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Tomaris v. State

Supreme Court of Arizona

November 21, 1950

TOMARIS
v.
STATE

Judgment affirmed.

W. T. Choisser, of Phoenix, for appellant.

Fred O. Wilson, Atty. Gen., Chas. Rogers, Asst. Atty. Gen., Maurice Barth, Asst. Atty. Gen., for appellee.

Stanford, Justice. La Prade, C. J., and Udall, Phelps and De Concini, JJ., concurring.

OPINION

Stanford, Justice.

Page 210

[71 Ariz. 148] Appellant was tried in the Superior Court, on information filed charging him with the crime of resisting a public officer, a felony under section 43-3910, A.C.A. 1939.

The facts show that a state highway patrolman, Hodgson, observed the appellant driving his automobile at a speed reaching ninety miles per hour. He gave chase, but failed to overtake the appellant until all the gas in appellant's car had been used. When Hodgson arrived, appellant refused to get out of his car. Hodgson then called for assistance, apparently by radio, and Officer Cowan, also a highway patrolman, arrived on the scene. When Cowan and Hodgson attempted to arrest him, appellant struck Hodgson, struggled with him and used abusive language, refusing to submit to arrest.

Appellant was finally tried for the offense charged, on October 25, 1949, and the jury returned a verdict of guilty. After judgment and sentence, appellant has appealed to this court, submitting the following three assignments of error which we mention in substance only: (1) That the court erred in deciding matters of law in denying appellant's motion to quash, wherein the question was raised as to whether a highway patrolman is in fact a "public officer" within the meaning of section 43-3910, supra; (2) That the court misdirected the jury in instructing that a highway patrolman is a "public officer"; and (3) That the County Attorney was guilty of misconduct, in violation of section 44-2704, A.C.A. 1939, by commenting, in his argument, on the fact that appellant did not elect to be a witness in his own behalf at the trial.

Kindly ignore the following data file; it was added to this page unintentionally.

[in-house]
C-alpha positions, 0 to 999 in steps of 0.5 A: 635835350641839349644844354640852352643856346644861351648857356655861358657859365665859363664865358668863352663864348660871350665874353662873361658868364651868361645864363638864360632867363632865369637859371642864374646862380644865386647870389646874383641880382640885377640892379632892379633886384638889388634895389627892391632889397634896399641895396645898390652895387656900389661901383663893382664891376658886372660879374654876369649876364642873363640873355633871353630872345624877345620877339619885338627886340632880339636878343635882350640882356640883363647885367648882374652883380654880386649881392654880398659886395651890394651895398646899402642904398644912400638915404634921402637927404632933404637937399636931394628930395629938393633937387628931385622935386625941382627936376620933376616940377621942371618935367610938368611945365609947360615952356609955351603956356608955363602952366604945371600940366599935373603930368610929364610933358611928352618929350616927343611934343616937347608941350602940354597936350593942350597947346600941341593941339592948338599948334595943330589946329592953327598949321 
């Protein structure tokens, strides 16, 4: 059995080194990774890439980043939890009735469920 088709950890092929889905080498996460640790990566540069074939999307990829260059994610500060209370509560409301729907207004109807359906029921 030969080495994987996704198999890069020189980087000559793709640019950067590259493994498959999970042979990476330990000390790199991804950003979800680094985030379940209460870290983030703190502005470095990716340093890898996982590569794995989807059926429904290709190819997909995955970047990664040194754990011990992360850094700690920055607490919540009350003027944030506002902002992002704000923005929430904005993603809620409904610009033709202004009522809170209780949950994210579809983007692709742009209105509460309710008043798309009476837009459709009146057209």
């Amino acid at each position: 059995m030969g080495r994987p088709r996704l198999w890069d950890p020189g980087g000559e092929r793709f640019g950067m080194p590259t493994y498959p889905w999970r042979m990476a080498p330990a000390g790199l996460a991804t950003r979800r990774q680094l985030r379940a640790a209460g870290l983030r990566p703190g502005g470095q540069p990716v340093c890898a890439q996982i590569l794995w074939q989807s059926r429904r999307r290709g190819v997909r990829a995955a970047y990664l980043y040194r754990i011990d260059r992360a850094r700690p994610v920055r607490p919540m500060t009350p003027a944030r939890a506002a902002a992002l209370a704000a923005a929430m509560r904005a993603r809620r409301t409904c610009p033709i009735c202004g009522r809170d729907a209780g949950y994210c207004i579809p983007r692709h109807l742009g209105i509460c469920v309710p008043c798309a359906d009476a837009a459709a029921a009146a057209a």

Page 211

The section of our Code, first mentioned 43-3910, supra, is as follows: "Every person who wilfully resists, delays or obstructs any public officer in the discharge or attempt to discharge any duty of his office, when no other punishment is prescribed, is punishable by fine not exceeding five thousand dollars [$ 5,000], and imprisonment in the state prison not exceeding five [5] years."

Appellant's first two assignments of error are so closely related that they will be considered together.

Argument is based upon the contention that a highway patrolman is not in fact a "public officer" within the meaning of section 12-101, A.C.A. 1939, which defines "public officer" as "the incumbent of any office, member of any board or commission, his deputy or assistant exercising the powers and duties of such officer other than clerks or mere employees of such officer." It is claimed that this contention should be given consideration because of the fact that members of the highway patrol are not required [71 Ariz. 149] to be of age, to write or read the English Language, to file an oath with the Office of the Secretary of ...


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